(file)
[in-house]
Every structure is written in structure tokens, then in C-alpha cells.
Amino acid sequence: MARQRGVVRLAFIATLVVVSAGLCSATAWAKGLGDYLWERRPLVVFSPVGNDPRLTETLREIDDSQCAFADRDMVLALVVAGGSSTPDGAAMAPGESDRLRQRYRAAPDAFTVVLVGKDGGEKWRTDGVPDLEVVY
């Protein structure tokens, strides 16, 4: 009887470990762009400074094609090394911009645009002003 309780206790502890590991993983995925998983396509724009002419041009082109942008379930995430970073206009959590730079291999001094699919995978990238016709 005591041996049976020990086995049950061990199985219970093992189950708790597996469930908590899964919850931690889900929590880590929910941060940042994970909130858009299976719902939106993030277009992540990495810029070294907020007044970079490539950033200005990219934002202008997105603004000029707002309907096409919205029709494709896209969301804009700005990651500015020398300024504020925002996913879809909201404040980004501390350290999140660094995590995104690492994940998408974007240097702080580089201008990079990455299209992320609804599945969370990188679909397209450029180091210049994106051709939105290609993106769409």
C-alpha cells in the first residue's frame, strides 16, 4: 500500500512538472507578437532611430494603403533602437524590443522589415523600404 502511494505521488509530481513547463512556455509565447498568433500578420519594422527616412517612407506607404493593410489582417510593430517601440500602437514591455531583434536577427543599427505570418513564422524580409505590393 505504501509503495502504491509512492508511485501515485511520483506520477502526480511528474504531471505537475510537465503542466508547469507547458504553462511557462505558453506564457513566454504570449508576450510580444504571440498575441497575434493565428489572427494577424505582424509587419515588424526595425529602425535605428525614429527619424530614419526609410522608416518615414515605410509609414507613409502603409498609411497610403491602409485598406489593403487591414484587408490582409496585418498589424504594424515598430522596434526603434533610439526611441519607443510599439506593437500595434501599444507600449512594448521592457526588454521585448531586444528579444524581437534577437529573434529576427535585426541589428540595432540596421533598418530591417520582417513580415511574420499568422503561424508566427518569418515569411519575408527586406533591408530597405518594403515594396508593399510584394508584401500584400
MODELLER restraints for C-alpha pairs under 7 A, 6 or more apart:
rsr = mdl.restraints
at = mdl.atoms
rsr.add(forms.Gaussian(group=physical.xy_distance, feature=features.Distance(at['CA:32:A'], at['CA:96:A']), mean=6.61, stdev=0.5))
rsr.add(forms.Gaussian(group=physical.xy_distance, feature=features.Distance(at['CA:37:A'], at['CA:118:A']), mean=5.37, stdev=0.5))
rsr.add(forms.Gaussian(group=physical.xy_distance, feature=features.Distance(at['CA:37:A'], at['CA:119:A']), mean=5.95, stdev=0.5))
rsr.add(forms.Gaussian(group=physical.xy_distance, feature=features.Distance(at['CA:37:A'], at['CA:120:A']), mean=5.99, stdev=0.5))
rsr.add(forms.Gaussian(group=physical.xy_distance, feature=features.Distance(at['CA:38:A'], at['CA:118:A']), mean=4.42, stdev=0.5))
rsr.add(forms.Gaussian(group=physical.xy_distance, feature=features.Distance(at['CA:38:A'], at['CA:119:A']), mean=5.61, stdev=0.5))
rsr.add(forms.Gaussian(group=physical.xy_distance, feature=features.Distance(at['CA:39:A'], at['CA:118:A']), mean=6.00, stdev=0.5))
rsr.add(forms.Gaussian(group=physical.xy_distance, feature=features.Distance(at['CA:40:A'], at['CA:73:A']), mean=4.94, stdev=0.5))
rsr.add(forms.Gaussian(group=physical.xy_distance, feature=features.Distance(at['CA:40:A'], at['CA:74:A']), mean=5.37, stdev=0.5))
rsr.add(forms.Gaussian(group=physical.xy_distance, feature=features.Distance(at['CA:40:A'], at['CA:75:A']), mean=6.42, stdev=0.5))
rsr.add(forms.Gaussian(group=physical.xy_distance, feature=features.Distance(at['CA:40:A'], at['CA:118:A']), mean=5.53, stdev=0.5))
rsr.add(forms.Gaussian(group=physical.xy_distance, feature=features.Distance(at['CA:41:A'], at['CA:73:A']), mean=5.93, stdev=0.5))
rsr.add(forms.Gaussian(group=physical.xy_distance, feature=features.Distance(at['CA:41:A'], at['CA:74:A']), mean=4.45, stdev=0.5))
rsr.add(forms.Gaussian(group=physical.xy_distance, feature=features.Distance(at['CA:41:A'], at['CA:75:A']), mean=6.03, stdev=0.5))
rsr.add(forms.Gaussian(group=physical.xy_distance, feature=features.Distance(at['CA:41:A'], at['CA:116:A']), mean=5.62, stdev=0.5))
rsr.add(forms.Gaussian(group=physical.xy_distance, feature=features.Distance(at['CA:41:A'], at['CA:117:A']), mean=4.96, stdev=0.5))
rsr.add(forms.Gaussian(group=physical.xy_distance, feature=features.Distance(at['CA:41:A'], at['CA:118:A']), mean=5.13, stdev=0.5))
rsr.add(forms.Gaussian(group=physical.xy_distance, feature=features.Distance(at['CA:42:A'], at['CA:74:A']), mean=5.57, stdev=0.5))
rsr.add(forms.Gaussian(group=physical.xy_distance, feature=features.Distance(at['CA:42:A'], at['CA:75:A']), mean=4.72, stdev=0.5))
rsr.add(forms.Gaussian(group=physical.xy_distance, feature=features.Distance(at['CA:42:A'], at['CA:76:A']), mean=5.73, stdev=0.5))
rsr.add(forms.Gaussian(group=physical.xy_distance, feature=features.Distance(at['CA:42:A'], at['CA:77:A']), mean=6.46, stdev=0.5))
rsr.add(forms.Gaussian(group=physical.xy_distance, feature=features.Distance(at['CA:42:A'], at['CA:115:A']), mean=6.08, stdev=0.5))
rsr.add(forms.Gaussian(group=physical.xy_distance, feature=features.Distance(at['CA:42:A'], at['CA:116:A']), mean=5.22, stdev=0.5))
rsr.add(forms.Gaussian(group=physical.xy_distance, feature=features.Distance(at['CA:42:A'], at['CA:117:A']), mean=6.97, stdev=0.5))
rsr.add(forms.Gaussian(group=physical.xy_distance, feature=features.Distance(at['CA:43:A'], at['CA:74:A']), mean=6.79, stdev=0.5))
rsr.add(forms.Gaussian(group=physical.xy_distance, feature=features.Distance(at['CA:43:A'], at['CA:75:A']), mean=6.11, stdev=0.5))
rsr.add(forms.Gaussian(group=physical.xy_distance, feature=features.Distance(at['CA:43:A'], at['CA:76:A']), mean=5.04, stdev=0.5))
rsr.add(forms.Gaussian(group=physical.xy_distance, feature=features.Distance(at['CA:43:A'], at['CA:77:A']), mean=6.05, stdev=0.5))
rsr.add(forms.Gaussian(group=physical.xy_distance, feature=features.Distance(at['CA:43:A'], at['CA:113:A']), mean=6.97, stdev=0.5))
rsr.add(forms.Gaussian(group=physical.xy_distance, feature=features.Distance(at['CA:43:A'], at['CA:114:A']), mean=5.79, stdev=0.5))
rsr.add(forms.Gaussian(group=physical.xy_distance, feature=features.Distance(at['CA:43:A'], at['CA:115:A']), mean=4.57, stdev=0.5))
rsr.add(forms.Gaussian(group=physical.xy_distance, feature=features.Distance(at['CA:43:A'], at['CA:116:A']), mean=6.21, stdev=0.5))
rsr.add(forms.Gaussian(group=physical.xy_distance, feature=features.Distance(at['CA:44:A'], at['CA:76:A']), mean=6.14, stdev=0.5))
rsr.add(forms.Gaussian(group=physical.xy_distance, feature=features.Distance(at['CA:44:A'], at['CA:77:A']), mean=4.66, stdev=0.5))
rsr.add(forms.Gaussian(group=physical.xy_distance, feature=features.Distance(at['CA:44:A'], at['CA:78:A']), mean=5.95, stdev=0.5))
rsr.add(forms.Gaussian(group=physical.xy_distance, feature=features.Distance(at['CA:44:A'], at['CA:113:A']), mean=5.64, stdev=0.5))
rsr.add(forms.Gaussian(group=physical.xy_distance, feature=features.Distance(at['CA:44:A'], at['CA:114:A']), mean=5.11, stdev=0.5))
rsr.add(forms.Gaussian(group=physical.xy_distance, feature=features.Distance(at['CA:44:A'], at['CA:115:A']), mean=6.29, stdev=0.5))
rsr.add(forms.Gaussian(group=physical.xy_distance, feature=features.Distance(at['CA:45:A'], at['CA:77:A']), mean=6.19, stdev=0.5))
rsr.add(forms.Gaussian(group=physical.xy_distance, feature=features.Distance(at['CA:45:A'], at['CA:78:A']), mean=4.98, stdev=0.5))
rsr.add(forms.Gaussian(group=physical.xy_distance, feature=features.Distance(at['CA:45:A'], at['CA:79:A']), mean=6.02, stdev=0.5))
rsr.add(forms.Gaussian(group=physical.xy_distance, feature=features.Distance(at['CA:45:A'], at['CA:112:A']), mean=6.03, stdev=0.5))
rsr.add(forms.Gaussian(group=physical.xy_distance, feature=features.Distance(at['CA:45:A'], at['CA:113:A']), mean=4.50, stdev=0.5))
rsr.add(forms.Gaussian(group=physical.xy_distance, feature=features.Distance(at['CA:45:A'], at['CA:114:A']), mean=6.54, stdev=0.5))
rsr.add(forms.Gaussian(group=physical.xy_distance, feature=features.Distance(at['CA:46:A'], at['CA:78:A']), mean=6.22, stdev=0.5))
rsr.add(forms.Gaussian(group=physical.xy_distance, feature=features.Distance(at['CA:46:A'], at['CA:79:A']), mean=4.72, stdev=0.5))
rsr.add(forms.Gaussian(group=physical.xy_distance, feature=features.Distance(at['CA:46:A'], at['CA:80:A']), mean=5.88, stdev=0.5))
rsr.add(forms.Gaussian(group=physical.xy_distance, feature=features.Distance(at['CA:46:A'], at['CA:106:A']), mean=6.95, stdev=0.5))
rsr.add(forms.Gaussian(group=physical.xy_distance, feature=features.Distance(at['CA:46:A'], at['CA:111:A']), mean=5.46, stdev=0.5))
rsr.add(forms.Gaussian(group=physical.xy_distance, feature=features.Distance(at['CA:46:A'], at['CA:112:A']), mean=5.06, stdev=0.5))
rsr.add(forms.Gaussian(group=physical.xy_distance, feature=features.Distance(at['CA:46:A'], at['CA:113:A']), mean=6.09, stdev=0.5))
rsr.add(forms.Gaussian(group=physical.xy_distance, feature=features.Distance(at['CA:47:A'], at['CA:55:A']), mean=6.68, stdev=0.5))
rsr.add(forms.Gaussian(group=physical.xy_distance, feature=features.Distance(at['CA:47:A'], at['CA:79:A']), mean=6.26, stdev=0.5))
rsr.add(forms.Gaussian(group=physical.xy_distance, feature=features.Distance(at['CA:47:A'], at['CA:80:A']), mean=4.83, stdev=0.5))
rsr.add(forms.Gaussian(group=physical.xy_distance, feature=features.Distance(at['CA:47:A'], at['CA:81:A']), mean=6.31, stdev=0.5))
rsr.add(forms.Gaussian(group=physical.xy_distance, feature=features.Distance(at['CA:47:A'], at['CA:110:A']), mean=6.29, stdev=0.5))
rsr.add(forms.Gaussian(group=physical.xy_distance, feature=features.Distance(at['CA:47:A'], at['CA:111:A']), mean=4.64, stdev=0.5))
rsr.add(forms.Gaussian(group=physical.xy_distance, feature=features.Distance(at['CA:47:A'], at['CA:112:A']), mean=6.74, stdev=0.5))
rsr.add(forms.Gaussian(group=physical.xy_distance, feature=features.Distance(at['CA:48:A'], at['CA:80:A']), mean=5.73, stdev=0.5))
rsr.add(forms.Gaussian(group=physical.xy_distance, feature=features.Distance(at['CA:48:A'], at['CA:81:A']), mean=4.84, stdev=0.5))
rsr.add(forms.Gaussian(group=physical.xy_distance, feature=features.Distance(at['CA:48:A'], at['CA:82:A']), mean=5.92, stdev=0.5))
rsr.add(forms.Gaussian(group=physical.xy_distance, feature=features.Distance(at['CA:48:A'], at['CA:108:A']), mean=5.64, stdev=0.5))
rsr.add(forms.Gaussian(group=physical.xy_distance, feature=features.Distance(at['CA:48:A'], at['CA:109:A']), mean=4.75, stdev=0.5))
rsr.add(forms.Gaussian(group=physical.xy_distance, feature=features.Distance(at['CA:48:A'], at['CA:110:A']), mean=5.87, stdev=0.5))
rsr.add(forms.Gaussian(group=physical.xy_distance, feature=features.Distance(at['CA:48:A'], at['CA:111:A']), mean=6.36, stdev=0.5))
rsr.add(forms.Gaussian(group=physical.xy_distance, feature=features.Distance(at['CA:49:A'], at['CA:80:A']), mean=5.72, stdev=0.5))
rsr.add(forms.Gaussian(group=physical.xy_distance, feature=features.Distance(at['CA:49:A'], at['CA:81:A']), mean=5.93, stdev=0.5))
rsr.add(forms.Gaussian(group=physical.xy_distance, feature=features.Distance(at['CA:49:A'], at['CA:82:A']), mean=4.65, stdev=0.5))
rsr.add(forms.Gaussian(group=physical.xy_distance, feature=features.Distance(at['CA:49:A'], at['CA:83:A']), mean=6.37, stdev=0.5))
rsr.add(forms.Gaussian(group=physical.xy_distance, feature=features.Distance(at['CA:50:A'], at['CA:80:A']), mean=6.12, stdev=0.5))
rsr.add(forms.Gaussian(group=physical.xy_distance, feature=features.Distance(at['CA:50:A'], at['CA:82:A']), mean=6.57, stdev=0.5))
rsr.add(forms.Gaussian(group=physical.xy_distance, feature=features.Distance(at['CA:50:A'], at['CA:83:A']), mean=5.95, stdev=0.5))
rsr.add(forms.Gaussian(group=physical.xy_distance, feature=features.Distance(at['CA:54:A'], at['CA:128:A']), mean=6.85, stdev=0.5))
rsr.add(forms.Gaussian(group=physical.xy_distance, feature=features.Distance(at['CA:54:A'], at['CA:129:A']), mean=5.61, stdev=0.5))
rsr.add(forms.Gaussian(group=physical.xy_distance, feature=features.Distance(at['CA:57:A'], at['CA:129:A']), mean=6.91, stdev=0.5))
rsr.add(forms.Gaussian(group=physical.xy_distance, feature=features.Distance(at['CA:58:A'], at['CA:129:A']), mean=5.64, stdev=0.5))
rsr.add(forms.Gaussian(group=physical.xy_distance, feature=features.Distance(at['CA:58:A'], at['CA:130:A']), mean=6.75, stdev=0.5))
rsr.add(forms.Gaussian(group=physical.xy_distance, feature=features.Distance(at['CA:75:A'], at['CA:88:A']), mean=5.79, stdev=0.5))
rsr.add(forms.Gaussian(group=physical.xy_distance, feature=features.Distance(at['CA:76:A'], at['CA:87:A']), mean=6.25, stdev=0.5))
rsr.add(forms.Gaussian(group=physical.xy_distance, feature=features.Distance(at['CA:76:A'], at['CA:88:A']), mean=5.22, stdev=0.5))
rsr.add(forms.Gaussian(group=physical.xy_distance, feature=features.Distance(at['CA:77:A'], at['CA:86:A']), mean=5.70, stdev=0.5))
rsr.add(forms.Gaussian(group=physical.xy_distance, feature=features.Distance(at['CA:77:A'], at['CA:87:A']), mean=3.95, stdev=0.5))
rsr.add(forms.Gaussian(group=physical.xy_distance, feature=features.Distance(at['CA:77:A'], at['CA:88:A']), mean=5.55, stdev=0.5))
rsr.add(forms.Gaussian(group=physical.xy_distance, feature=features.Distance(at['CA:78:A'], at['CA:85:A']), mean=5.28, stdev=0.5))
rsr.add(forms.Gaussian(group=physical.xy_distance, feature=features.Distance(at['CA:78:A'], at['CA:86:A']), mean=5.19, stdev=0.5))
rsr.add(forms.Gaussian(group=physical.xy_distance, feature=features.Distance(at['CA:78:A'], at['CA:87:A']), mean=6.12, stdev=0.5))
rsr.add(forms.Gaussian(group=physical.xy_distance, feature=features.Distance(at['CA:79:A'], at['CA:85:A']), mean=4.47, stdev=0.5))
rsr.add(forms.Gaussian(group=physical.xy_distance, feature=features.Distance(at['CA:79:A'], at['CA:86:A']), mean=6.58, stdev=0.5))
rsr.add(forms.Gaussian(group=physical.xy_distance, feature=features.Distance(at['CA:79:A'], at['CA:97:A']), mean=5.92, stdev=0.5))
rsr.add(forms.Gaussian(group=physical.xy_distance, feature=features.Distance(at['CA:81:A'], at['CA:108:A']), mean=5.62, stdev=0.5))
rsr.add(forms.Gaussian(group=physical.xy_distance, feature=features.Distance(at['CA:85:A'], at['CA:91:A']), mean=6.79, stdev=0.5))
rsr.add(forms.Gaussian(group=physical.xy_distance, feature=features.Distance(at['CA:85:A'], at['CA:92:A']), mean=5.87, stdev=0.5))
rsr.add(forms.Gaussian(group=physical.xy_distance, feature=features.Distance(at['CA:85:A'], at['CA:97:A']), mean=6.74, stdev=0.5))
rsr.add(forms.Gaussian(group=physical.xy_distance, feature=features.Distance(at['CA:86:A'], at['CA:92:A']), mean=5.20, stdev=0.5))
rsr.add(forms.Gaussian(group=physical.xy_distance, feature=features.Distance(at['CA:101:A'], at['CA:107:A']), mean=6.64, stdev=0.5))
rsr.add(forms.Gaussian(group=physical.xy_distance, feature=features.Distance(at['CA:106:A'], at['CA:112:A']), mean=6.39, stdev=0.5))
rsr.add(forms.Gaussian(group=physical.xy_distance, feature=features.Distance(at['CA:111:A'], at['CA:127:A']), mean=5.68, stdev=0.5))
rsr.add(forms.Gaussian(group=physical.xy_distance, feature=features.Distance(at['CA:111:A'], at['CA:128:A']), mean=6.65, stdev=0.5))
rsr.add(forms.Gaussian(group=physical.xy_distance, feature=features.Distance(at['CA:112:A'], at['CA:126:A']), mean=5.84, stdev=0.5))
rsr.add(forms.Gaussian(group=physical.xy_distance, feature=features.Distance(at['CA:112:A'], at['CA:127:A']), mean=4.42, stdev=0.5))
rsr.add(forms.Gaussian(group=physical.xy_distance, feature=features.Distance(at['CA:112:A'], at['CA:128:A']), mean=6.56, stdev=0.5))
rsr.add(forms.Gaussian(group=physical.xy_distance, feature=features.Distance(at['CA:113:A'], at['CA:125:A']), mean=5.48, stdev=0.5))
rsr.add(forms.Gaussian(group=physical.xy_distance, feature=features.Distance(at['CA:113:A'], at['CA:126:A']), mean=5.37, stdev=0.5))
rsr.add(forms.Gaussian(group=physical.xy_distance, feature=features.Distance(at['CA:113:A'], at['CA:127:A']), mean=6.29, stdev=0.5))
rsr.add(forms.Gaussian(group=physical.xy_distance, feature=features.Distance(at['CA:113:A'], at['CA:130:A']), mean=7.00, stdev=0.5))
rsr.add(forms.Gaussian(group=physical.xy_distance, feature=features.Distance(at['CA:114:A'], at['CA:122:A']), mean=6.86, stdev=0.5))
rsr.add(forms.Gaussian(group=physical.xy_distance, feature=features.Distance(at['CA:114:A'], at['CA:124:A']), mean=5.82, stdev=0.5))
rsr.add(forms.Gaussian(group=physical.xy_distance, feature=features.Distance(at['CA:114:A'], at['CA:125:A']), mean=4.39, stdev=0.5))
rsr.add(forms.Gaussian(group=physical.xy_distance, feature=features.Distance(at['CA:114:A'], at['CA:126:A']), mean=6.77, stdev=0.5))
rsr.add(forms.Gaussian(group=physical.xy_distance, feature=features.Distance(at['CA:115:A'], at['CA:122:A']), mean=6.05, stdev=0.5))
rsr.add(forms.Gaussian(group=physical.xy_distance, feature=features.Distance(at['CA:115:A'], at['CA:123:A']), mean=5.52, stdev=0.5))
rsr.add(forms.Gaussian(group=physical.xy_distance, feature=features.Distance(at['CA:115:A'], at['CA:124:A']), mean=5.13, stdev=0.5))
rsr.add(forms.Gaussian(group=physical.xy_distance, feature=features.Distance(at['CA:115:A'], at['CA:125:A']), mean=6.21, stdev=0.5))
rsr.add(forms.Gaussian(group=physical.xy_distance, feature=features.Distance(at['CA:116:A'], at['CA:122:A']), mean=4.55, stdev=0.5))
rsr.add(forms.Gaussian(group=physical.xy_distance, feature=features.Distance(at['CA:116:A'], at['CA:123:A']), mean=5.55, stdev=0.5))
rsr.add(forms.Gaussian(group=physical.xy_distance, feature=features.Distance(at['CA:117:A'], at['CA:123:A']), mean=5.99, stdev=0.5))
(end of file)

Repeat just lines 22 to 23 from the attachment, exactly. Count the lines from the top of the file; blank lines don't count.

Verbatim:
rsr.add(forms.Gaussian(group=physical.xy_distance, feature=features.Distance(at['CA:41:A'], at['CA:75:A']), mean=6.03, stdev=0.5))
rsr.add(forms.Gaussian(group=physical.xy_distance, feature=features.Distance(at['CA:41:A'], at['CA:116:A']), mean=5.62, stdev=0.5))